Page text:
- Check the forecast especially for night games. It WILL be cold. During the day it may be warm or it may get cool. Sunscreen is a must or you will be red and the fans around you will be orange. It is best to go dressed in layers. There are rules on what can be brought into the ballpark. No cans are allowed, unopened plastic water or non-alcoholic bottles are allowed. A small backpack is allowed. No hard coolers please
- if you have the time, go there up to 2 hours before game time to check out the ballpark Kids can play on the Coke slide or stand in line to get an autograph, or play a baseball video game. It also gives visitors a chance to go to the View reserve section and admire views before the ballpark is packed
- One can also scope out the beer and food counters around the ballpark
- Between innings, there are usually some 'activities" such as the "kiss cam' . The 7th inning has the 7th Inning stretch which includes the singing of "TAKE ME OUT TO THE BALLGAME" The words are displayed on the Jumbotron. The middle of the 8th inning has a song played by the group Journey.
- When the game is over and if the Giants have won, there is a special song that is played.
(Above Go early and you can see the Giants warm up and play catch and get pretty close. Kids line up for autographs in left field)
What should we eat?
- Ballparks are synomyous with peanuts and crackerjacks and ballpark hotdogs
- Burgers, Garlic Fries, Sushi, Tacos and Burritos, Caribbean Burrito Bowl, Crab sandwich, Fried Calamari
- The Club and Field Club level have hot cooked to order burger stations, Chinese food, pastas etc
- Beer and other beverages are available throughout the ballpark
- Ice Cream Sundaes
- Prices are not cheap but this is a once in a lifetime event for many visitors. So splurge and support your San Francisco Giants!!!
What if the SF Giants are not playing ? What special things can I do to celebrate at the game?
- Check the schedule to see if the Oakland A's are playing. A great team playing across the SF Bay
- Take a tour of ATT park. Fun tours and a great way to go behind the scenes. Info is here
Where : O.co Coliseum in Oakland.
When: Check the schedule for home games at the Coliseum. Pay special attention to any asterix * as they signify promotions. The more popular promotions include:
- Fireworks after the game (watch from your seat or from the baseball field itself)
- Giveaways (e.g. free caps, shirts, bobbleheads, etc)
- BART $2 tickets for Wednesday games
- Friday X-Finity 4-pack ($50 gets you 4 tickets and 4 meals/drinks)
- Chevy Free Parking Tuesdays
Getting there: It's very easy to get to the game from Union Square or downtown San Francisco. Just hop on BART to the Coliseum/Oakland Airport station (about 25 minutes) and mosey across the BART pedestrian walkway to the game. For disabled guests, there are attendents with wheelchairs waiting at the BART elevator to whisk you to your seat. If you do decide to drive, parking is $17-$20 -- except on many Tuesdays when parking is free.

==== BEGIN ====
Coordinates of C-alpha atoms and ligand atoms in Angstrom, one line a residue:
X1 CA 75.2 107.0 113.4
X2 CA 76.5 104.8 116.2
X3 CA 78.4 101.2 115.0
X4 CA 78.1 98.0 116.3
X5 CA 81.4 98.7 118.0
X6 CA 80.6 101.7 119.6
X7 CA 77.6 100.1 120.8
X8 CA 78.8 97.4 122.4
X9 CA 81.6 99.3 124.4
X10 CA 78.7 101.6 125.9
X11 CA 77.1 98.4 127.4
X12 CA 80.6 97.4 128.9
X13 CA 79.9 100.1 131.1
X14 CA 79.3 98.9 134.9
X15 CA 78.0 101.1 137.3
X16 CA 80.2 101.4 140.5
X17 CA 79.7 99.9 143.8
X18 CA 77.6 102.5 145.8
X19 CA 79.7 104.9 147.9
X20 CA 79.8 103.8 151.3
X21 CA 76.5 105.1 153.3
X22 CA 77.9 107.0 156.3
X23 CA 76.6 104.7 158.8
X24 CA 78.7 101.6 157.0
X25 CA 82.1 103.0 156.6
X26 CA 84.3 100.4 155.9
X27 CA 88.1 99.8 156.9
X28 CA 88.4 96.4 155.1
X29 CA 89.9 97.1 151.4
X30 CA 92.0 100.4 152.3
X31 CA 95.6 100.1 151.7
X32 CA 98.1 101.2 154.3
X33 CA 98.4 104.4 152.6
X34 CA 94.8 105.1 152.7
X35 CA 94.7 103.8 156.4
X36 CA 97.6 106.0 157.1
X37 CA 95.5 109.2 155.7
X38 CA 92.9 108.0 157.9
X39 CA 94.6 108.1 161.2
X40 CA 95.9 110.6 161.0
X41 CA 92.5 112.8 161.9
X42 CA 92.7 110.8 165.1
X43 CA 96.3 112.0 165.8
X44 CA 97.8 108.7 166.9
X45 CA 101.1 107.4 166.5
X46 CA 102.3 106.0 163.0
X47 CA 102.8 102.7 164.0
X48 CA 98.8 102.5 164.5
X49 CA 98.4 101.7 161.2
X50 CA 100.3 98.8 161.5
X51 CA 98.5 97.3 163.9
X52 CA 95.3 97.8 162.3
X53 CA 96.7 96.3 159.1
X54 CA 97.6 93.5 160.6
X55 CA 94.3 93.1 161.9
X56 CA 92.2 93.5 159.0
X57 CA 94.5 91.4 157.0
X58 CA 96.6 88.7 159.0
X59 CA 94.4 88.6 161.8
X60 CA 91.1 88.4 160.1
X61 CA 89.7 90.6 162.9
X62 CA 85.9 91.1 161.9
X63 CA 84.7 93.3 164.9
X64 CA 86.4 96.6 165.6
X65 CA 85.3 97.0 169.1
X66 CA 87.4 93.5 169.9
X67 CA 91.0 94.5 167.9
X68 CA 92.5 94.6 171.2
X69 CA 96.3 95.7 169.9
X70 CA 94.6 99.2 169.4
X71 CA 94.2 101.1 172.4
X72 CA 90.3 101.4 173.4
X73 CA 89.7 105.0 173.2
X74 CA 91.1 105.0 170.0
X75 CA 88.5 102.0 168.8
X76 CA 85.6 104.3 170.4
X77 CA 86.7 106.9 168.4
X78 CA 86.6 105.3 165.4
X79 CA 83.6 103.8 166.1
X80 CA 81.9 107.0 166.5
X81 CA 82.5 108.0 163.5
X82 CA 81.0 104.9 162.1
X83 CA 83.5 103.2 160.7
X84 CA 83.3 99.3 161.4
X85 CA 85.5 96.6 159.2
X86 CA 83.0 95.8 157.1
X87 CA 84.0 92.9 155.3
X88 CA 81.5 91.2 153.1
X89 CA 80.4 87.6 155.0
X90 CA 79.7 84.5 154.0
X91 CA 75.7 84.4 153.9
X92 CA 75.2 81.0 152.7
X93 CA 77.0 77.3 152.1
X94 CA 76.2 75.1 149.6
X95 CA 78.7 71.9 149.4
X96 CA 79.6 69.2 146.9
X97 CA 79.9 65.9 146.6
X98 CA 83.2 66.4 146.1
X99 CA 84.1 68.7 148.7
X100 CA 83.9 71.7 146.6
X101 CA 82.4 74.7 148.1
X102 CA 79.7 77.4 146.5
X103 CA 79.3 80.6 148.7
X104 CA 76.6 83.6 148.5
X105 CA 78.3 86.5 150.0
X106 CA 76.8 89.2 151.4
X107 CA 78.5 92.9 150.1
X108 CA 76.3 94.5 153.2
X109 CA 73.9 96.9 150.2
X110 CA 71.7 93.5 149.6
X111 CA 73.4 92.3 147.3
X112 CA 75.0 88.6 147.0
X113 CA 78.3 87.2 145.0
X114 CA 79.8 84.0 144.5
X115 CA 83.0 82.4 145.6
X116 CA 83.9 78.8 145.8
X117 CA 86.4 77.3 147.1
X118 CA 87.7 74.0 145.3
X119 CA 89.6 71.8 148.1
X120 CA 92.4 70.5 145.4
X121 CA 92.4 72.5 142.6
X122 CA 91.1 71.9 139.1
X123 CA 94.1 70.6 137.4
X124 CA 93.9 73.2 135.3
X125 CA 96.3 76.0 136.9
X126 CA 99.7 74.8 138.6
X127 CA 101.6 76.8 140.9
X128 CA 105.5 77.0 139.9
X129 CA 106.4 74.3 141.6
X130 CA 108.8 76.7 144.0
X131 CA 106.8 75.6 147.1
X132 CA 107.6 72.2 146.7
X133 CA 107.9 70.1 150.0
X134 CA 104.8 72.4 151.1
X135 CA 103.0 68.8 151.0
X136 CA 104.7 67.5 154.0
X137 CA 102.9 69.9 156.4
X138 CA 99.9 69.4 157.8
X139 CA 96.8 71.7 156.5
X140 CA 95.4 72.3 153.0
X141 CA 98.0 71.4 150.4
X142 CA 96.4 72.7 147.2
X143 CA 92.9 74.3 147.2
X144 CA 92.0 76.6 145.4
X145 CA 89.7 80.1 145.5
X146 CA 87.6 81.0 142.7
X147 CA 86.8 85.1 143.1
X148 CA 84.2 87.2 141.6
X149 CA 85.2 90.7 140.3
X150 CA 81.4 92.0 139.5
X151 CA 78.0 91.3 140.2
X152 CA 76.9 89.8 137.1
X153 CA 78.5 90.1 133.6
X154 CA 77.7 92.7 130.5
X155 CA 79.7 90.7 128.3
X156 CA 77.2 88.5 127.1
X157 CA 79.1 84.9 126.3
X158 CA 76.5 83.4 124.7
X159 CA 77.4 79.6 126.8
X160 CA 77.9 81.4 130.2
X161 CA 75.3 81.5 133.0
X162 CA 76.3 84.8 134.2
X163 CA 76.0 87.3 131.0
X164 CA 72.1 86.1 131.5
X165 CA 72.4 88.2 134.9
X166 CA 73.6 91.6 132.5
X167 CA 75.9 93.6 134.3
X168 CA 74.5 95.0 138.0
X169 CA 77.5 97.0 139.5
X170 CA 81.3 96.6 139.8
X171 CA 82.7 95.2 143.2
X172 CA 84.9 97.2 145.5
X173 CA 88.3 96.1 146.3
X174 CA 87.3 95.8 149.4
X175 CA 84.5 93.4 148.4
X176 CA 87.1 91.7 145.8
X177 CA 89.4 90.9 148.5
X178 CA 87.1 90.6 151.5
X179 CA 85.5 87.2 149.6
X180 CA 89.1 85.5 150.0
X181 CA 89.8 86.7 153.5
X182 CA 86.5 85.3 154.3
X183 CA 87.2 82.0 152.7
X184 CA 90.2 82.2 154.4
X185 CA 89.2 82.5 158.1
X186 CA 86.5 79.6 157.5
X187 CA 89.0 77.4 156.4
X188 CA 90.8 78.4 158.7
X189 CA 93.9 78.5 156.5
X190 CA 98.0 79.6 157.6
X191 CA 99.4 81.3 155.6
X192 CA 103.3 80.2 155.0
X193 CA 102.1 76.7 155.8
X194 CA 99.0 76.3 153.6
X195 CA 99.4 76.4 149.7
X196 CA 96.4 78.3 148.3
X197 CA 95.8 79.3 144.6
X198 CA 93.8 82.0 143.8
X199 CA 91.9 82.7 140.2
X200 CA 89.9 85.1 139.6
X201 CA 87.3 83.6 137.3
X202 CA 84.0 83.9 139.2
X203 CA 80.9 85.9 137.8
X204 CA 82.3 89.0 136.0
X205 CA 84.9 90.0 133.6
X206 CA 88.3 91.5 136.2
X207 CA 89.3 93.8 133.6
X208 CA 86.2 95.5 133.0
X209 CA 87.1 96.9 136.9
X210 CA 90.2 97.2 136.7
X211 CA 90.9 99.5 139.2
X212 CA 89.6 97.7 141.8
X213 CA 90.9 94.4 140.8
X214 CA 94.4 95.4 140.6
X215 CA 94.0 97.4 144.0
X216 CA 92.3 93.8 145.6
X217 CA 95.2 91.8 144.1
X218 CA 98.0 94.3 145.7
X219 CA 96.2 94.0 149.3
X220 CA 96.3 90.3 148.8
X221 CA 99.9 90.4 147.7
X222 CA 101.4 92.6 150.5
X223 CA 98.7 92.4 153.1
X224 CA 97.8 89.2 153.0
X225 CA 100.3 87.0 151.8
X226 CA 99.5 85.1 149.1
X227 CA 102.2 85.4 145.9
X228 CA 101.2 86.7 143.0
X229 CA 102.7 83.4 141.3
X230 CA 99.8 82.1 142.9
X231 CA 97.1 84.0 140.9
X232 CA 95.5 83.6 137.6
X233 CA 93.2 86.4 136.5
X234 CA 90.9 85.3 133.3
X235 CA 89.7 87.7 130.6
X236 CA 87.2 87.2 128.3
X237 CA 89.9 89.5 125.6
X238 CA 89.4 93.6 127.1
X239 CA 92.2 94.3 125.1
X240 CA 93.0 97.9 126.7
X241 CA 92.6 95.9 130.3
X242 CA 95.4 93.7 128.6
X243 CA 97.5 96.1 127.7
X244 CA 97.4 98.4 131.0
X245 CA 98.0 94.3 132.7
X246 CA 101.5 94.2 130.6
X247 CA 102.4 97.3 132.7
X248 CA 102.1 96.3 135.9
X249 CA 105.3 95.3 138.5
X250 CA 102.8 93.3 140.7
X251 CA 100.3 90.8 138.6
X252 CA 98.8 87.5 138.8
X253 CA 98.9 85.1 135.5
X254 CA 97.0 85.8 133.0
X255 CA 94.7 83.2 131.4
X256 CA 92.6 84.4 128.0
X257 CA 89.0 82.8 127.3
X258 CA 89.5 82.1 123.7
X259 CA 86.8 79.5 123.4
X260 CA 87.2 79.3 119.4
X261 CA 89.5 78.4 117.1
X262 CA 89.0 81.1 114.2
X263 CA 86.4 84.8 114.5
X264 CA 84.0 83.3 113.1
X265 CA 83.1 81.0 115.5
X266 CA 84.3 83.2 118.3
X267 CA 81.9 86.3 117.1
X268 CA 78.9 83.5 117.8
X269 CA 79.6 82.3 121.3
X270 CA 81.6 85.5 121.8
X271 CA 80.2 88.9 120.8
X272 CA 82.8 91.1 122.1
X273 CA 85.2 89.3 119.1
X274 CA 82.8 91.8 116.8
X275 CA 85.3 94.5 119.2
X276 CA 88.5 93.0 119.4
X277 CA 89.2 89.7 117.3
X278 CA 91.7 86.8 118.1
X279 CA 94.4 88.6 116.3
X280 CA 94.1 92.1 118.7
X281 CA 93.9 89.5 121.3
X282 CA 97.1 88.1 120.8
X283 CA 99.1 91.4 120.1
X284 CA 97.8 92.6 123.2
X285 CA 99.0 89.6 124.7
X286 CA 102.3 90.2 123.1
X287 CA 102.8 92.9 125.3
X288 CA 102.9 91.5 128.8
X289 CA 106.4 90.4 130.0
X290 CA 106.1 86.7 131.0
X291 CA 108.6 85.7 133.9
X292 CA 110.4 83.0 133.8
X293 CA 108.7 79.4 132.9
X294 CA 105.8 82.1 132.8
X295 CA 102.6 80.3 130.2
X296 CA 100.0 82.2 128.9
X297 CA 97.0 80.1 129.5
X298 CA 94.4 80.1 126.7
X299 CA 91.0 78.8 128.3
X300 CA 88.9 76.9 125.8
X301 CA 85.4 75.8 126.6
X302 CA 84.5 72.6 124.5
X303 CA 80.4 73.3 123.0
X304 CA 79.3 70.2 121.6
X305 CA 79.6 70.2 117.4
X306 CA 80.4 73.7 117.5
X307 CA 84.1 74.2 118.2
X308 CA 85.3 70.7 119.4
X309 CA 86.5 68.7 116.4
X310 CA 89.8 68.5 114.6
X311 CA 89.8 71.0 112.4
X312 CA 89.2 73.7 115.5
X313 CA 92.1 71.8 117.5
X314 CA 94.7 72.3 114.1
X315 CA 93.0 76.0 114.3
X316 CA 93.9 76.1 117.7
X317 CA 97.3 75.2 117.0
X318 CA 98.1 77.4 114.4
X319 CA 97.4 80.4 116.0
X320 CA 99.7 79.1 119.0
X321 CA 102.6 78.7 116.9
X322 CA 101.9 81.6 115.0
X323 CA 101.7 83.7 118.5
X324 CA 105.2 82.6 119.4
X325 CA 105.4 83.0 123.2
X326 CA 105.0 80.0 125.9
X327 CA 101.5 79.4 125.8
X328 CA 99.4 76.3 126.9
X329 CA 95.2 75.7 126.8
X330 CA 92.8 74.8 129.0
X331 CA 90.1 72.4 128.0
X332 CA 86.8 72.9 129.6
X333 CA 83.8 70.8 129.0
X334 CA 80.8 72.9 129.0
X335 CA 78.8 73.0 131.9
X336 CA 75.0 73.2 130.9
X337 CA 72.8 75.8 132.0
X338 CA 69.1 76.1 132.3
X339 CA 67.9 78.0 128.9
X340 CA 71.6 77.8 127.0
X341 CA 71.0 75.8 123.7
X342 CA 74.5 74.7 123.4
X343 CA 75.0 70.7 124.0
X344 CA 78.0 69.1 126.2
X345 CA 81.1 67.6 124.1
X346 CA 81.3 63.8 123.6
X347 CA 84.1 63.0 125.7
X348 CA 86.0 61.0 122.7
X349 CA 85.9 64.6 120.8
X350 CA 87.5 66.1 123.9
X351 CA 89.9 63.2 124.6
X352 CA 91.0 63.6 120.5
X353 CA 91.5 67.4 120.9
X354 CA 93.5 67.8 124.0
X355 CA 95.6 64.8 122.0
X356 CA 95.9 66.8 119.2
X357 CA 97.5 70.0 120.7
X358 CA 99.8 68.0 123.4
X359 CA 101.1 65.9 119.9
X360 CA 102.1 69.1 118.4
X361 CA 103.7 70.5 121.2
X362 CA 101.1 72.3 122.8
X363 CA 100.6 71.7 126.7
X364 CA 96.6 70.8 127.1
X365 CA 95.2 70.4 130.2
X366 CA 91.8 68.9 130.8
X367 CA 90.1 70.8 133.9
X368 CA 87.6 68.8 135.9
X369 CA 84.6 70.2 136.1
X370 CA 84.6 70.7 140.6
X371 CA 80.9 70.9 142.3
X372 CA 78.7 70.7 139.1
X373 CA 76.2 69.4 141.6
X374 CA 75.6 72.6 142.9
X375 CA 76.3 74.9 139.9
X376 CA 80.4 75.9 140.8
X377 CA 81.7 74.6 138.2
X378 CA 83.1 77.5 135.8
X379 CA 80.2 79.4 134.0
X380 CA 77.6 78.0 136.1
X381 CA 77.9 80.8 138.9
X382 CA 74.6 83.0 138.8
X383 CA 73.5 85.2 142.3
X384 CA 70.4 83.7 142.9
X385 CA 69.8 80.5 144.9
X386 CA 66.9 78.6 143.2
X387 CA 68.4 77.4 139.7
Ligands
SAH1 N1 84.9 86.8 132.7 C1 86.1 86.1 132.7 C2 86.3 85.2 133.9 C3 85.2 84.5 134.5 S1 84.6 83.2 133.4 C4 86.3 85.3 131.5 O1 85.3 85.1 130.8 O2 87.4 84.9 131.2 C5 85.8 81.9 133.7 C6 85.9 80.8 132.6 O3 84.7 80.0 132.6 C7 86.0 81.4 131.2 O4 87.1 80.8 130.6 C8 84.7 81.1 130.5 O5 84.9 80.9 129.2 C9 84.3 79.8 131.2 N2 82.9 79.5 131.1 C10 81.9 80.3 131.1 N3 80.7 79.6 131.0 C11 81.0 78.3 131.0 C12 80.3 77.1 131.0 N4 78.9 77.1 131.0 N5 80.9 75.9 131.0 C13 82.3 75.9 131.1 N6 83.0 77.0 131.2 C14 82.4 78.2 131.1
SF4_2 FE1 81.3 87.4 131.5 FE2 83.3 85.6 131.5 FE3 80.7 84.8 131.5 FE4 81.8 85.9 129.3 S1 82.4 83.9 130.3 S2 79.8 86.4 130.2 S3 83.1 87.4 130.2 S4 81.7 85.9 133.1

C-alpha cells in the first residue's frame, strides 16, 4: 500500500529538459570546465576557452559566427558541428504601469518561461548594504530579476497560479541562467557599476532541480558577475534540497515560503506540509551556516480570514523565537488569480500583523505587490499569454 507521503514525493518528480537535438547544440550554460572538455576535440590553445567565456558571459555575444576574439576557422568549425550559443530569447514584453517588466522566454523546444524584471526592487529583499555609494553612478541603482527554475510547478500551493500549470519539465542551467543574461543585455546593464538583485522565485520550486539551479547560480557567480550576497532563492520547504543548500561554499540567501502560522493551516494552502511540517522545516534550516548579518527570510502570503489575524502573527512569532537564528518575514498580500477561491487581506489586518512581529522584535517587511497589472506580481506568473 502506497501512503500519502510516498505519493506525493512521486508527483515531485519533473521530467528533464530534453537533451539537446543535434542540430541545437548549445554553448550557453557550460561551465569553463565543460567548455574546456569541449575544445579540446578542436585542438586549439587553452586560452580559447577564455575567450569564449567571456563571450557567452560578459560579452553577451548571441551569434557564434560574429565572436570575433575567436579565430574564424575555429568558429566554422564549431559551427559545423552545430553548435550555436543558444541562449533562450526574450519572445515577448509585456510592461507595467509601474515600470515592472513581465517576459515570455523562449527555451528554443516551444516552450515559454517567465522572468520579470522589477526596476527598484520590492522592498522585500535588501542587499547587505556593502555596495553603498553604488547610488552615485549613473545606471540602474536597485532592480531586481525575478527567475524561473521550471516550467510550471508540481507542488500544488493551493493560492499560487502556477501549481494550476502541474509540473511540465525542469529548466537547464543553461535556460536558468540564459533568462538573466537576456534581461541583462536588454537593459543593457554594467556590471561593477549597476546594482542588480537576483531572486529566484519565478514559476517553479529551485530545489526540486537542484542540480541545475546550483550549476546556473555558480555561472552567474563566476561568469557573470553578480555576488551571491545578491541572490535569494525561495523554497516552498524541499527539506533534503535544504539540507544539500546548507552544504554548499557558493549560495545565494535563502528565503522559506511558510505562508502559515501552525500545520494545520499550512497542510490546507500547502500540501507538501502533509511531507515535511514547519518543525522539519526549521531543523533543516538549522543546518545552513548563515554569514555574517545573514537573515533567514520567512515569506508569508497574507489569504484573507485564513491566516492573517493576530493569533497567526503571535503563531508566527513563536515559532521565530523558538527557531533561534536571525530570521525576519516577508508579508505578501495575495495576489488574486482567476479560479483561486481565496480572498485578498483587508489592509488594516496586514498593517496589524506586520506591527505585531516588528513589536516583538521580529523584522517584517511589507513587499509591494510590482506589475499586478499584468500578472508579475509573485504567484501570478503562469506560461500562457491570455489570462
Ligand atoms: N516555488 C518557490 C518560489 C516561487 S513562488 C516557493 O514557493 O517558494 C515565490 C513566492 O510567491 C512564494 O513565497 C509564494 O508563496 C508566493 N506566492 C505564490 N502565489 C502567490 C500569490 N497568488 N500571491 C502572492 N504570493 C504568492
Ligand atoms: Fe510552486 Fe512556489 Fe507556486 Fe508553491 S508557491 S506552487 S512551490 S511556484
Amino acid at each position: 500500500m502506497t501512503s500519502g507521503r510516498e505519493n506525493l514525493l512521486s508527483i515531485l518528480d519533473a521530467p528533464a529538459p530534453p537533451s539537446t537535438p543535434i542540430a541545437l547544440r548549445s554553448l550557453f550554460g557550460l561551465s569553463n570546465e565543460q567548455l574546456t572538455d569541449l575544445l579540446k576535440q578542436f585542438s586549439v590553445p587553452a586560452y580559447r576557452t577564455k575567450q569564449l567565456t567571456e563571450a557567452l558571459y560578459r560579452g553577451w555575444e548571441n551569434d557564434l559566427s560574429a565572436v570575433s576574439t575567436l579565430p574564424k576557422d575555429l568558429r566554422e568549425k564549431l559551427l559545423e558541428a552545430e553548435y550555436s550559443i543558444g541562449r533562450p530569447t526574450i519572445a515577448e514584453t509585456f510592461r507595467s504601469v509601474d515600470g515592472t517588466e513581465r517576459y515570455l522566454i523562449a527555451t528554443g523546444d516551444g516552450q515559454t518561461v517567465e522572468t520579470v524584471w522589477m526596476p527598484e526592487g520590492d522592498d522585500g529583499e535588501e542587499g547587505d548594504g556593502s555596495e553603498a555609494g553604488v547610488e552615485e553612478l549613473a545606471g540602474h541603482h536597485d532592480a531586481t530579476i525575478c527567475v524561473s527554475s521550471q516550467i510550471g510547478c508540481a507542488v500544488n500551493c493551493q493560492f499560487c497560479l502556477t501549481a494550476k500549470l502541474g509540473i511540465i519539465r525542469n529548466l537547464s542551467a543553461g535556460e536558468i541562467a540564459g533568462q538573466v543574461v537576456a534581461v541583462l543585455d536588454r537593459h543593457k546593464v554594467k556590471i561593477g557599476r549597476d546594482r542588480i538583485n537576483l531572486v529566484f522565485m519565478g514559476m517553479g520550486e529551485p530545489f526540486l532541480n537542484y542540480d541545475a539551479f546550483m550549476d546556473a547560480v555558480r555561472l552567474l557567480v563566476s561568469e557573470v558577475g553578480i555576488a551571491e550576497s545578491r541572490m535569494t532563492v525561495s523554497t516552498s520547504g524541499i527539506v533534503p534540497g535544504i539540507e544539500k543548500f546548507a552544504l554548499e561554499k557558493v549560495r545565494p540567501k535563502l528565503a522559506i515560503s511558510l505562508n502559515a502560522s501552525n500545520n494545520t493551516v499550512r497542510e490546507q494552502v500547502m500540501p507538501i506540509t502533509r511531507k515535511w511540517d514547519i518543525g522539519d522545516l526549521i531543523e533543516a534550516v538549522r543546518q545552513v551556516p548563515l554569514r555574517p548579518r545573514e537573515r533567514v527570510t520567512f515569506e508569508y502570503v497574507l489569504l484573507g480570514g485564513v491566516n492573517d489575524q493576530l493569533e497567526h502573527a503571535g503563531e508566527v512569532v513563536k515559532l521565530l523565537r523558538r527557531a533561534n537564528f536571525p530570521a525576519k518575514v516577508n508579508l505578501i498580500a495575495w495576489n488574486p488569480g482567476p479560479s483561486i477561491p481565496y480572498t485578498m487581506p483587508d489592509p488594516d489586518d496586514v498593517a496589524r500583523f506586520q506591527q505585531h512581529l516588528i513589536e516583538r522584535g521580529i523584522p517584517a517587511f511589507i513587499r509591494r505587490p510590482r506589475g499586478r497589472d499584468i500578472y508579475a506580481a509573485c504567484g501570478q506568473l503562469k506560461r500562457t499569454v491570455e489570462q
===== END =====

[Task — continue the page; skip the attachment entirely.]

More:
Tickets: There are many different ways to obtain tickets:
- Official Oakland A's ticket site or phone (877) 493-BALL (2255). Pricing is set by the club and can vary based on demand and supply. A surcharge/service fee is added to all online or phone purchases. You choose the category of seats you want and the computer will choose the best seats in that category. You can review the seat assignments before you confirm your purchase. Tickets can be downloaded -- a convenience for out-of-town guests.
- Official Fan to Fan Ticket Marketplace of MLB.com (aka Stubhub). Stubhub is currently the officially sanctioned reseller for MLB (i.e. they guarantee the tickets are authentic). You can select the actual seats for sale. Stubhub will add a surcharge/service fee to all purchases and many of the tickets can be downloaded. Pricing of seats can vary greatly as they are set by the individual seller so they can be below or way above what's available on the official ticket site. Tickets on Stubhub are sold up till 2 hours before the game starts.
- In person at the box office. The advantage of purchasing in person is the ability to talk to a live person and avoid service fees or surcharges. The disadvantage is having to show up in person and stand in line at the Coliseum box office. Fortunately, the Oakland A's do not sell out very often (about 10% of the time) so there usually will be tickets available at the box office on the day of a non-playoff game. There are automated machines at the box office (with no service fees and much shorter lines) if you do not need to talk to a person.
- Unofficial ticket resellers -- some more unofficial than others. Cavaet emptor.